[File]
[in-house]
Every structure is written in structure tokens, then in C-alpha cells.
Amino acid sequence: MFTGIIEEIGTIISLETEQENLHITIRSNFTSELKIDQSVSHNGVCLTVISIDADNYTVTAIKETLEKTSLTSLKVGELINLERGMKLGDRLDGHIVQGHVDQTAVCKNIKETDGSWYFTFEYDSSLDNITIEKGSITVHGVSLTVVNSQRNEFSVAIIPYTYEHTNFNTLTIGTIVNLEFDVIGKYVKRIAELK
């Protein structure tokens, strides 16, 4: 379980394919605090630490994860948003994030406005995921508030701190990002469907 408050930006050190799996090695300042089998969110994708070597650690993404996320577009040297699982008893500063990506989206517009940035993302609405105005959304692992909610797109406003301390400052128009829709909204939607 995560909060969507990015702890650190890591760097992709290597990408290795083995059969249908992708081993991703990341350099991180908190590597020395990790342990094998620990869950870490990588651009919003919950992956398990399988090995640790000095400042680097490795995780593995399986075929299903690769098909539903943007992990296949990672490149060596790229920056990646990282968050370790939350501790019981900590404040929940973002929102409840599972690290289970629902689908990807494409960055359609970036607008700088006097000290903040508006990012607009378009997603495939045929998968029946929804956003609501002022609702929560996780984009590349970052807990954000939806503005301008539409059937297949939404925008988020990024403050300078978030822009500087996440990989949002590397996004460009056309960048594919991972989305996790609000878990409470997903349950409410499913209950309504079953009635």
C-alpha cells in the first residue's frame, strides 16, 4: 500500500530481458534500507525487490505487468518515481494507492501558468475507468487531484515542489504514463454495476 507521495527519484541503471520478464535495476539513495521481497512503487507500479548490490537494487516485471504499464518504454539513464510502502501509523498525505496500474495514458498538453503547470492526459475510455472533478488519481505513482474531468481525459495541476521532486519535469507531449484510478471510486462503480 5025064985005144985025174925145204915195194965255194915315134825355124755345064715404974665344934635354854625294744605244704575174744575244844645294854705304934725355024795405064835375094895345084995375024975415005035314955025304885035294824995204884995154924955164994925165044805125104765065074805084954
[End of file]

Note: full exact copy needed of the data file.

[in-house]
Every structure is written in structure tokens, then in C-alpha cells.
Amino acid sequence: MFTGIIEEIGTIISLETEQENLHITIRSNFTSELKIDQSVSHNGVCLTVISIDADNYTVTAIKETLEKTSLTSLKVGELINLERGMKLGDRLDGHIVQGHVDQTAVCKNIKETDGSWYFTFEYDSSLDNITIEKGSITVHGVSLTVVNSQRNEFSVAIIPYTYEHTNFNTLTIGTIVNLEFDVIGKYVKRIAELK
């Protein structure tokens, strides 16, 4: 379980394919605090630490994860948003994030406005995921508030701190990002469907 408050930006050190799996090695300042089998969110994708070597650690993404996320577009040297699982008893500063990506989206517009940035993302609405105005959304692992909610797109406003301390400052128009829709909204939607 995560909060969507990015702890650190890591760097992709290597990408290795083995059969249908992708081993991703990341350099991180908190590597020395990790342990094998620990869950870490990588651009919003919950992956398990399988090995640790000095400042680097490795995780593995399986075929299903690769098909539903943007992990296949990672490149060596790229920056990646990282968050370790939350501790019981900590404040929940973002929102409840599972690290289970629902689908990807494409960055359609970036607008700088006097000290903040508006990012607009378009997603495939045929998968029946929804956003609501002022609702929560996780984009590349970052807990954000939806503005301008539409059937297949939404925008988020990024403050300078978030822009500087996440990989949002590397996004460009056309960048594919991972989305996790609000878990409470997903349950409410499913209950309504079953009635």
C-alpha cells in the first residue's frame, strides 16, 4: 500500500530481458534500507525487490505487468518515481494507492501558468475507468487531484515542489504514463454495476 507521495527519484541503471520478464535495476539513495521481497512503487507500479548490490537494487516485471504499464518504454539513464510502502501509523498525505496500474495514458498538453503547470492526459475510455472533478488519481505513482474531468481525459495541476521532486519535469507531449484510478471510486462503480 5025064985005144985025174925145204915195194965255194915315134825355124755345064715404974665344934635354854625294744605244704575174744575244844645294854705304934725355024795405064835375094895345084995375024975415005035314955025304885035294824995204884995154924955164994925165044805125104765065074805084954